In his replies, Alex offers a more nuanced theory of changing white behavior, arguing that it is necessary for white activists to realize their privilege and work to undo it in their organizing work.  As he says “collective action and attempts at solidarity will usually fail if the white folks involved are unable to challenge the racist patterns in their own thought and behavior.”  Here, changing white behavior is not a replacement for political action, as it so often is elsewhere, but rather its precondition.  This is a much stronger argument, and I agree with much of it.  Nonetheless, I think it is overextended, and that this overextension is politically harmful.  While it is vitally important to create antiracist spaces in our movements, I don’t think it’s true that movements will usually fail if white privilege is not systematically confronted and resolved within movements.  There’s a test case here in the Freedom Summer campaign of 1964.  There, thousands of mostly white college students from across the country descended on Mississippi for a voter registration drive.  As white privilege theorists would predict, they caused a lot of trouble.  Coming from white backgrounds, they didn’t realize the danger that they were asking black folks to put themselves in just by voting.  Their privilege blinded them to the fact that they could be putting someone in danger simply by knocking on their door.  Many of them had far less developed racial awareness than the majority of white activists today, coming from liberal backgrounds in which the south was conceived as a totalitarian society in contrast to the liberal north.  Racism was seen as a regional aberration, not a systemic feature of American society.  Yet and still, Freedom Summer was a success.  It undoubtedly would have been more effective if the privilege of these students had been confronted and worked through.  But their failure to do so did not sabotage the movement.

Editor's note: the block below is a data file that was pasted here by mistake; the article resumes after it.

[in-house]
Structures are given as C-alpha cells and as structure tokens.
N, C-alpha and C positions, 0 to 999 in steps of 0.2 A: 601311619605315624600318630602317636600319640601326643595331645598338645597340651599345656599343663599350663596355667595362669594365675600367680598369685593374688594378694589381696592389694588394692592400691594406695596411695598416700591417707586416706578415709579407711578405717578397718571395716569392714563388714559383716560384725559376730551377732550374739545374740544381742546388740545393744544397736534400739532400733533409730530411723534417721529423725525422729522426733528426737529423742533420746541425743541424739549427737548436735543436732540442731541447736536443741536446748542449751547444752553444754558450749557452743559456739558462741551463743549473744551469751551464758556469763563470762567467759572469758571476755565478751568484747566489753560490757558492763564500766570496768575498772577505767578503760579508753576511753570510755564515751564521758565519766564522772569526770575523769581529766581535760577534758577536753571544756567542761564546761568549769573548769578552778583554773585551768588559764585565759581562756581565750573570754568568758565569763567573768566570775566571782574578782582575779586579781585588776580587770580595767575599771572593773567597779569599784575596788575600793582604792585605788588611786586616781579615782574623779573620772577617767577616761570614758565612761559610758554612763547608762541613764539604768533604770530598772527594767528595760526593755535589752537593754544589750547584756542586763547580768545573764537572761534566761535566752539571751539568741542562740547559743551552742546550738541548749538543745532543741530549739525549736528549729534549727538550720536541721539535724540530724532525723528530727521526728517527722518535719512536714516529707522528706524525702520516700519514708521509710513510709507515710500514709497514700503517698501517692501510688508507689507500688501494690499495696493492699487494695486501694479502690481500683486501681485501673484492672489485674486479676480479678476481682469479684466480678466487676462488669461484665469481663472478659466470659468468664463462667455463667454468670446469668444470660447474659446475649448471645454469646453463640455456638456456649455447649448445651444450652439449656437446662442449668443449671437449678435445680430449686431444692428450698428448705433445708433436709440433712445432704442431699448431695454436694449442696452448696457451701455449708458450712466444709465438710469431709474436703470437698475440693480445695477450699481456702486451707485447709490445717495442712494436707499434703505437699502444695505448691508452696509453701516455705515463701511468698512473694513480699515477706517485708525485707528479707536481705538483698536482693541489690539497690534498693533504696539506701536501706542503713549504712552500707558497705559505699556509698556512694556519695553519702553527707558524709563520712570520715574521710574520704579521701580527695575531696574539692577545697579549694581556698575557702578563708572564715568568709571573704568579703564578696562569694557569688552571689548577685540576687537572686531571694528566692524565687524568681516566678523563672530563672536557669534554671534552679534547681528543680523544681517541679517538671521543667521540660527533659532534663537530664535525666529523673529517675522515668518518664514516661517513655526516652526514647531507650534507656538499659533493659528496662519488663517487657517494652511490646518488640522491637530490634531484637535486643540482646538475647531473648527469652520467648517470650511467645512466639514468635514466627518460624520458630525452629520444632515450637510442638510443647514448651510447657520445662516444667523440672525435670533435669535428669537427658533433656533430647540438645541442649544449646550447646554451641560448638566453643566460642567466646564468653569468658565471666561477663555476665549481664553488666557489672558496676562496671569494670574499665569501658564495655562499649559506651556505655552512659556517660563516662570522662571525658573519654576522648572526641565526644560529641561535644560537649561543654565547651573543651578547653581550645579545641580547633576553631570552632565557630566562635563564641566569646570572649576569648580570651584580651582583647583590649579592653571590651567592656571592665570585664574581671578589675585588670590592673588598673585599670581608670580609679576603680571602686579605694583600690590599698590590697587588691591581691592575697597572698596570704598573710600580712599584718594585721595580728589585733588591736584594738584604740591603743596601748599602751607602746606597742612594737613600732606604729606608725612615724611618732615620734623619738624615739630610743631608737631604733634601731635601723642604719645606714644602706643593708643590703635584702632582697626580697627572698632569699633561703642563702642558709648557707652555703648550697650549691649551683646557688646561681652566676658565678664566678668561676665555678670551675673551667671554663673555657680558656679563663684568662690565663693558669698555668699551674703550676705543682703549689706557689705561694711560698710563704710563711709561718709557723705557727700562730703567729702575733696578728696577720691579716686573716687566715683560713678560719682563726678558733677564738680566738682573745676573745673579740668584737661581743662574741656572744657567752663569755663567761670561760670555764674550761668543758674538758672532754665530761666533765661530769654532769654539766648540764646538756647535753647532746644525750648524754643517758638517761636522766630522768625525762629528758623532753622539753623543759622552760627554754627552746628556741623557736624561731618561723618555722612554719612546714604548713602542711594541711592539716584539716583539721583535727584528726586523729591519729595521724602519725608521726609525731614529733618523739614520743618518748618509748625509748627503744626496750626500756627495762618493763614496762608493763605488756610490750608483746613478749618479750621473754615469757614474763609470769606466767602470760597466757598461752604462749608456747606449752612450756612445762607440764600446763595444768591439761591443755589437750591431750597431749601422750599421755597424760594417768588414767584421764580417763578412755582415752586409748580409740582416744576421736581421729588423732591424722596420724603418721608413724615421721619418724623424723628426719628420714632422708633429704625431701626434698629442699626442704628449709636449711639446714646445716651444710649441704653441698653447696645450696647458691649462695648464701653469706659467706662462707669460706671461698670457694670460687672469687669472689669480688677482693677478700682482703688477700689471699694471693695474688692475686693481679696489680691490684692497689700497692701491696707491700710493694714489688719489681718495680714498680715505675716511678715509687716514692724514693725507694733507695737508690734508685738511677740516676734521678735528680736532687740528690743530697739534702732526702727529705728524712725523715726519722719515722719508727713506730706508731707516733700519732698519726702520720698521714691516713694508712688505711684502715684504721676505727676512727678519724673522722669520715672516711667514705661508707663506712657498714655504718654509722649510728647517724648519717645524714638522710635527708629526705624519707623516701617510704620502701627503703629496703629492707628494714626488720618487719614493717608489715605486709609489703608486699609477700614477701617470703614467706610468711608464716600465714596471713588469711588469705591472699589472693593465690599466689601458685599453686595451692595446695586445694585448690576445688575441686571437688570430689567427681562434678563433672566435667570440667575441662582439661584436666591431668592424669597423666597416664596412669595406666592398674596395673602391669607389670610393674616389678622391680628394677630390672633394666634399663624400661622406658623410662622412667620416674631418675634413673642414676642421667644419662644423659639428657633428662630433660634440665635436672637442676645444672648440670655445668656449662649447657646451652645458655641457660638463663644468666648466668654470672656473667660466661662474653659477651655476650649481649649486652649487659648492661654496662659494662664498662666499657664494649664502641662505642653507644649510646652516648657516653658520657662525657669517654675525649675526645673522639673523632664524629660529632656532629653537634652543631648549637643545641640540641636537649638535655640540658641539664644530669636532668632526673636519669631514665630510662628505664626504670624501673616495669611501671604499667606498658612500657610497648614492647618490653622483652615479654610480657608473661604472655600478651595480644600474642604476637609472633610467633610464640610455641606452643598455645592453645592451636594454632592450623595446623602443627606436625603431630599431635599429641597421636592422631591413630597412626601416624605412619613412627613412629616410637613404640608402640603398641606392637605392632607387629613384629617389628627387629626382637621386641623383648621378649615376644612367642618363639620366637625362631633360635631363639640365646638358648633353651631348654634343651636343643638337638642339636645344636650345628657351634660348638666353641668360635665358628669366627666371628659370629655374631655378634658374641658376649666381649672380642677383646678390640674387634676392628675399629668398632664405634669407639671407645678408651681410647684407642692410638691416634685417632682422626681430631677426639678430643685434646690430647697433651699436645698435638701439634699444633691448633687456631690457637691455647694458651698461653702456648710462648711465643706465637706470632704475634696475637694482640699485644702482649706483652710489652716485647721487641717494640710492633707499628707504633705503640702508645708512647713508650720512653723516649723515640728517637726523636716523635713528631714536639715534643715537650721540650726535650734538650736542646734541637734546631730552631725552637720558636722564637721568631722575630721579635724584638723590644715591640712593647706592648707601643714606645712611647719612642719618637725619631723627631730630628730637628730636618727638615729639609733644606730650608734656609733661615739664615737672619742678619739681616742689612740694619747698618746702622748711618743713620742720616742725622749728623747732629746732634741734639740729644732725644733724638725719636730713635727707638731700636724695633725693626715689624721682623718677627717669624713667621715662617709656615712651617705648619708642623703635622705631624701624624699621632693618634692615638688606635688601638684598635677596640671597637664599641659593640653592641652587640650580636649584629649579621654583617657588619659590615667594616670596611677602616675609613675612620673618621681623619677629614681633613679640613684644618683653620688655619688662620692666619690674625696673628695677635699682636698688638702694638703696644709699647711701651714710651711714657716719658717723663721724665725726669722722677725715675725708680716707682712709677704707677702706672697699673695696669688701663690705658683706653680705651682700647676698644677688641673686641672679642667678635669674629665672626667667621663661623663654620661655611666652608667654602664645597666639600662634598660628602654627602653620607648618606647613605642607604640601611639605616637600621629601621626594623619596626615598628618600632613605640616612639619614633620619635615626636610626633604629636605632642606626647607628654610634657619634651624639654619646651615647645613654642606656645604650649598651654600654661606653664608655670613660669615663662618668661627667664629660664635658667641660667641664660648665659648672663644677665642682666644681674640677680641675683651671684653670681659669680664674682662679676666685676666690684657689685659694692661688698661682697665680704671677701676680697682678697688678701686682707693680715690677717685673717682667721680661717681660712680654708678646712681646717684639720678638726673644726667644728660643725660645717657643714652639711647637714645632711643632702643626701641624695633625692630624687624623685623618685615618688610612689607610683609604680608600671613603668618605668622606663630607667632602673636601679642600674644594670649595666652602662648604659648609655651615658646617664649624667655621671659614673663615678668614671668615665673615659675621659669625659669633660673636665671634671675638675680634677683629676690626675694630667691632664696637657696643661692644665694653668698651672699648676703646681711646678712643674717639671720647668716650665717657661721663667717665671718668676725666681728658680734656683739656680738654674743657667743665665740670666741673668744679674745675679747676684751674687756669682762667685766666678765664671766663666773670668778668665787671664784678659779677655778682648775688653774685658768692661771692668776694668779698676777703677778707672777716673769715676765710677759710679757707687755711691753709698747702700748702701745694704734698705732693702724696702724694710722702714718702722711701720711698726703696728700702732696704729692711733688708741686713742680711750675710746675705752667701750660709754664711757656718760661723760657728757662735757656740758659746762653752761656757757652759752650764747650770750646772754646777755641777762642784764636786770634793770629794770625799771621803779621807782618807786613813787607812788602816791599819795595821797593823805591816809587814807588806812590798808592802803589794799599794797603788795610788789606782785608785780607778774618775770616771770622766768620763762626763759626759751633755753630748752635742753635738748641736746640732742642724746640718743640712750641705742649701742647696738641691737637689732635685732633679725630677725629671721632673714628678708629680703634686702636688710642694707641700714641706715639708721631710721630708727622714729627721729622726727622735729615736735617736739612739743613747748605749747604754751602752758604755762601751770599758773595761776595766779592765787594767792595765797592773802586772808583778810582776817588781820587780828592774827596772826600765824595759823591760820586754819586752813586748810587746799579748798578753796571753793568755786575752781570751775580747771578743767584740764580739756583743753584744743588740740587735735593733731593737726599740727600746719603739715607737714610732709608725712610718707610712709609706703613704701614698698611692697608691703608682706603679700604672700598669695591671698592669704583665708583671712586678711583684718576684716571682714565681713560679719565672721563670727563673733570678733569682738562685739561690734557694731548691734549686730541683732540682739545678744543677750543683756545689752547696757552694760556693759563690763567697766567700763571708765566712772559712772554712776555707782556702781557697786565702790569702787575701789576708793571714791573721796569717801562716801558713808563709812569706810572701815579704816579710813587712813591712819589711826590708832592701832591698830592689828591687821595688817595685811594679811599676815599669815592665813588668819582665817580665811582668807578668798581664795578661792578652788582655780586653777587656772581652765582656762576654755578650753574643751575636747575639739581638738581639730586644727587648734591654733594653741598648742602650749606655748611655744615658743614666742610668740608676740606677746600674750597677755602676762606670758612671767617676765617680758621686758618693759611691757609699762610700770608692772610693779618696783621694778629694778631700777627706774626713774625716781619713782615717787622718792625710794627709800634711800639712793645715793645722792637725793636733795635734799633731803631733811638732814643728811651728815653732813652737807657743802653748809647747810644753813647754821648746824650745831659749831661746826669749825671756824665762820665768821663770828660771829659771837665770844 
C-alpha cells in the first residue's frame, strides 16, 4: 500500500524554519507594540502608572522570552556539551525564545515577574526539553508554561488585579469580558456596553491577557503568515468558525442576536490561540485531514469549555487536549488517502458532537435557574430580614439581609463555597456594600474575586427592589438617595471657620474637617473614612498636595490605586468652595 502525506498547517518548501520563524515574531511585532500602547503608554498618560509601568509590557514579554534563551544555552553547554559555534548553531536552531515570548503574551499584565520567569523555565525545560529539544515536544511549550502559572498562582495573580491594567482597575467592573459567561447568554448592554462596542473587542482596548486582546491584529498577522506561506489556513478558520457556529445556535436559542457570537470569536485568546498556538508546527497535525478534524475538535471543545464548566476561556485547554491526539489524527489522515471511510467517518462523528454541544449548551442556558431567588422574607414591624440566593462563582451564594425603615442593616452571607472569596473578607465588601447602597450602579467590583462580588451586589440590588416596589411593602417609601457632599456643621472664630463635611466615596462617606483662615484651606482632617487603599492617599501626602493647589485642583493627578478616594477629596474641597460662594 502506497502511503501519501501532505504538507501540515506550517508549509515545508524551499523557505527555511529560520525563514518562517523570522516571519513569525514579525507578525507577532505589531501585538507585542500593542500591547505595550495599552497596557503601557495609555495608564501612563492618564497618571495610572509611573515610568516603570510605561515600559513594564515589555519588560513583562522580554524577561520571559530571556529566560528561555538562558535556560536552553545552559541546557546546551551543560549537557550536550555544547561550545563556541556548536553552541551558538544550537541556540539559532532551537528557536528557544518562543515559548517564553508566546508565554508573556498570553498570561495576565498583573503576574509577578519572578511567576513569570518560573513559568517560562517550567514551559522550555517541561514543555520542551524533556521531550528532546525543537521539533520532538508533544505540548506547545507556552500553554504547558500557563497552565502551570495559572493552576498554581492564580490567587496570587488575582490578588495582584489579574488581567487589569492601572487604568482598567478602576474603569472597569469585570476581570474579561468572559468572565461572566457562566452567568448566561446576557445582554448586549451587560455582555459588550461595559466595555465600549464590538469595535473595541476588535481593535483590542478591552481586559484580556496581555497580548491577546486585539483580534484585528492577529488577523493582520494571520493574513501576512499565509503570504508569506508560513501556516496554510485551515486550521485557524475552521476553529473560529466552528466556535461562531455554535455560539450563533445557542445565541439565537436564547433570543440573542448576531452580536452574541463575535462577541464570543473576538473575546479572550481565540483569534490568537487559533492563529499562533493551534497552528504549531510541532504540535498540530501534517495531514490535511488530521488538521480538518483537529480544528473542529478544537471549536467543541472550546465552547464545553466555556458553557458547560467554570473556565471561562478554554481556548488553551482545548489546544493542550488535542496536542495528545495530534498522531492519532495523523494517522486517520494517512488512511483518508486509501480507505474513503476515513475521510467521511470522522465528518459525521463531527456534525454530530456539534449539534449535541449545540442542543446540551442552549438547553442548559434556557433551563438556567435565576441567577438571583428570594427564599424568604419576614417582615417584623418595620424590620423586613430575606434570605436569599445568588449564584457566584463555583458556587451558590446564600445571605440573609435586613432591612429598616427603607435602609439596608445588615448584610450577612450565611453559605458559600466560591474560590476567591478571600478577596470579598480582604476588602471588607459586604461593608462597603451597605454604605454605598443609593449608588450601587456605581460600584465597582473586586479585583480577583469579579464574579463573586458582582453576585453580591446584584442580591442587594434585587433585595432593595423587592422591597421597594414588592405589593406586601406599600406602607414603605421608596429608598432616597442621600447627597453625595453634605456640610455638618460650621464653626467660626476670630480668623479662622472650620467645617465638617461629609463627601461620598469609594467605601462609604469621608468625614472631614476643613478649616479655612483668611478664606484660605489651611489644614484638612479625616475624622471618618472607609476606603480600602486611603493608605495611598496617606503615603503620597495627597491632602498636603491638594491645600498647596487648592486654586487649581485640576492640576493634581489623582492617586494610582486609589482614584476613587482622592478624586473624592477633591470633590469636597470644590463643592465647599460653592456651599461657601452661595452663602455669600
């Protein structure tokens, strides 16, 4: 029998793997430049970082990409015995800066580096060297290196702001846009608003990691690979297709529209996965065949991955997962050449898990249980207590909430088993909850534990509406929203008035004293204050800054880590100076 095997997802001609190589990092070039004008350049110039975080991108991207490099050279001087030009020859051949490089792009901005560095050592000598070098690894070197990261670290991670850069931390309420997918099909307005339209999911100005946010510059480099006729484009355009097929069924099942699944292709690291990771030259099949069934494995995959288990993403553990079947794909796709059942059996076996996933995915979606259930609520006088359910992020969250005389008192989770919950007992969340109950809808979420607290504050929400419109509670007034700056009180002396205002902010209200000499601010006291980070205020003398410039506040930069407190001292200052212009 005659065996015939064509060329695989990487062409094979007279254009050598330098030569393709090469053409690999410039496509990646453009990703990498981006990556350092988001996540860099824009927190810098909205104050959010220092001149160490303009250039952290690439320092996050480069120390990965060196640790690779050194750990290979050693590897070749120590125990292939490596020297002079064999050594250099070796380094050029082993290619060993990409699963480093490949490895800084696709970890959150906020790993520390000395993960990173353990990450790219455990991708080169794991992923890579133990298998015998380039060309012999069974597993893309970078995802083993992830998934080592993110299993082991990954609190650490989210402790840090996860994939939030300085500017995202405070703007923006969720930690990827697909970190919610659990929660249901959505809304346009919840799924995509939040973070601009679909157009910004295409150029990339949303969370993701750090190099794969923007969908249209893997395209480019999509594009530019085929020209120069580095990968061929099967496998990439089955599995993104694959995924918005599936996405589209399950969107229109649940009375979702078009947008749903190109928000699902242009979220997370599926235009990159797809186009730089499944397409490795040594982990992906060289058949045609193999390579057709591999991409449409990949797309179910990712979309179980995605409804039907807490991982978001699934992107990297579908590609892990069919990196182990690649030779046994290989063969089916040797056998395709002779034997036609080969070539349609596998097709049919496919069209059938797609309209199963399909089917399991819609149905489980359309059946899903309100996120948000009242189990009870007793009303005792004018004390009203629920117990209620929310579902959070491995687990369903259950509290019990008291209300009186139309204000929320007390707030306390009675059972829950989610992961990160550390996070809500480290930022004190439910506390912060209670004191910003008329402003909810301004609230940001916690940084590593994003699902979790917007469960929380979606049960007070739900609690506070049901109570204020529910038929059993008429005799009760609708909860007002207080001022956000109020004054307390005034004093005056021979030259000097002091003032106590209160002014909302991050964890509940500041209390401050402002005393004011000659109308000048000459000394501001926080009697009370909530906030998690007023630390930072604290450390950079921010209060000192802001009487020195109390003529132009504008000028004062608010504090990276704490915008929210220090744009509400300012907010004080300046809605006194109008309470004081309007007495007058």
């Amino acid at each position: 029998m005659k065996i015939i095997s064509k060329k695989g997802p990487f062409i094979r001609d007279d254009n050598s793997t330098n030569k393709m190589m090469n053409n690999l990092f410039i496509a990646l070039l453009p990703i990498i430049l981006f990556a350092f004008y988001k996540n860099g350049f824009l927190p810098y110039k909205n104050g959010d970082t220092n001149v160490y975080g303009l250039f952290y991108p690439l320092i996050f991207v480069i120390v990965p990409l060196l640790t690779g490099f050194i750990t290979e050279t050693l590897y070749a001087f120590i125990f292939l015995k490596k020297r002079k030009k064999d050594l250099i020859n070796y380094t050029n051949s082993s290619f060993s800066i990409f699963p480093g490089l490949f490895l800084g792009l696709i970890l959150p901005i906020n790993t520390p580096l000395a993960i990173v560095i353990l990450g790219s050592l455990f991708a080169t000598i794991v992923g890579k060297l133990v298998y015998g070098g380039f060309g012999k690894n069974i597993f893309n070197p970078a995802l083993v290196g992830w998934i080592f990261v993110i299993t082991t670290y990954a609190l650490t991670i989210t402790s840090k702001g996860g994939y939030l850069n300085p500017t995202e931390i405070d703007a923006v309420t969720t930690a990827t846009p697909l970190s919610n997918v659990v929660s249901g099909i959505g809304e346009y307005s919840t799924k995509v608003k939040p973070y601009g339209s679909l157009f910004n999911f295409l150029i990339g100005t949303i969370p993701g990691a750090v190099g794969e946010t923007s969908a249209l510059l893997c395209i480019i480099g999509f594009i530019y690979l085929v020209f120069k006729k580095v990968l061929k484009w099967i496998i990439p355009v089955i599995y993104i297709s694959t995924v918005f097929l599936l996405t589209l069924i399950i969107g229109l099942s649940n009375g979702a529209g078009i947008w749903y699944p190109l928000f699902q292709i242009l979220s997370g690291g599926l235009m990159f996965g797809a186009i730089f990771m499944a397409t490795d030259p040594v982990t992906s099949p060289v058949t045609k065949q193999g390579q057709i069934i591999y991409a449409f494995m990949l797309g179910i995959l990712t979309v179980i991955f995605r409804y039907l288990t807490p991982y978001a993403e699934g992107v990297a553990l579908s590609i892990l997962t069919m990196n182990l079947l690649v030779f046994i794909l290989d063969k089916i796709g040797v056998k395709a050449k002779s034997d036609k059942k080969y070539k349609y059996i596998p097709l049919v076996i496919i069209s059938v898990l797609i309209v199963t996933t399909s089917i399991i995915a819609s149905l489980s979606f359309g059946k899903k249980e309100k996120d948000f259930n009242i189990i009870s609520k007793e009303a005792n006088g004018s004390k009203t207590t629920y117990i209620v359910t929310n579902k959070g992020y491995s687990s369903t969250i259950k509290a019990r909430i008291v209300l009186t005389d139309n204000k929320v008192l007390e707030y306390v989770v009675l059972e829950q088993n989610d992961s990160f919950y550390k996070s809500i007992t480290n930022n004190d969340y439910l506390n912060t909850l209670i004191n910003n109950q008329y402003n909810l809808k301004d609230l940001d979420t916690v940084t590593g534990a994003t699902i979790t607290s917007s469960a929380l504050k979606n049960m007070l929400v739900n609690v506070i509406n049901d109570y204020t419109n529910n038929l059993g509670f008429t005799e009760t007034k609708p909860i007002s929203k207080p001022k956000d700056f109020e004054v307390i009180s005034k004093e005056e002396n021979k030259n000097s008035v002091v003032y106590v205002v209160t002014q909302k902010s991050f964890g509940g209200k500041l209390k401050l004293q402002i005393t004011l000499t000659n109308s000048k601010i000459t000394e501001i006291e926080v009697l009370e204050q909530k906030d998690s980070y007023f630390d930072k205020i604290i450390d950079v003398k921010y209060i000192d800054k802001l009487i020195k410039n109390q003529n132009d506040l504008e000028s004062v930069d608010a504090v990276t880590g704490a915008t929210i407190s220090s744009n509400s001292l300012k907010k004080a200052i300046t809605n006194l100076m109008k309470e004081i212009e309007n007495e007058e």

Now, I am unequivocally not arguing that white privilege in movements is not a problem, or that it does not hamper movements, or anything like that.  Whenever it surfaces, it needs to be confronted.  But identifying white privilege as one of the most important factors in the failure of collective political action leads to a mistaken political perspective that cannot be a solid foundation on which to build a movement.  Rather than white privilege, I would argue that what explains the failure of significant movements to develop is the same thing that explains the general weakness of the left – the defeats of the last wave, the hegemony of liberal pro-democratic party politics, the legacy of Stalinism, the implosion of significant far left groups, etc.  If we think that white privilege is the most important thing holding our movements for racial justice back, we’re likely to miss a good deal of this, which makes it very difficult to address successfully.  Again, this isn’t to suggest that addressing white privilege in movements isn’t important – it’s crucial.  Assigning an improper explanatory role to it (or anything else, for that matter), however, does nothing to strengthen our movements.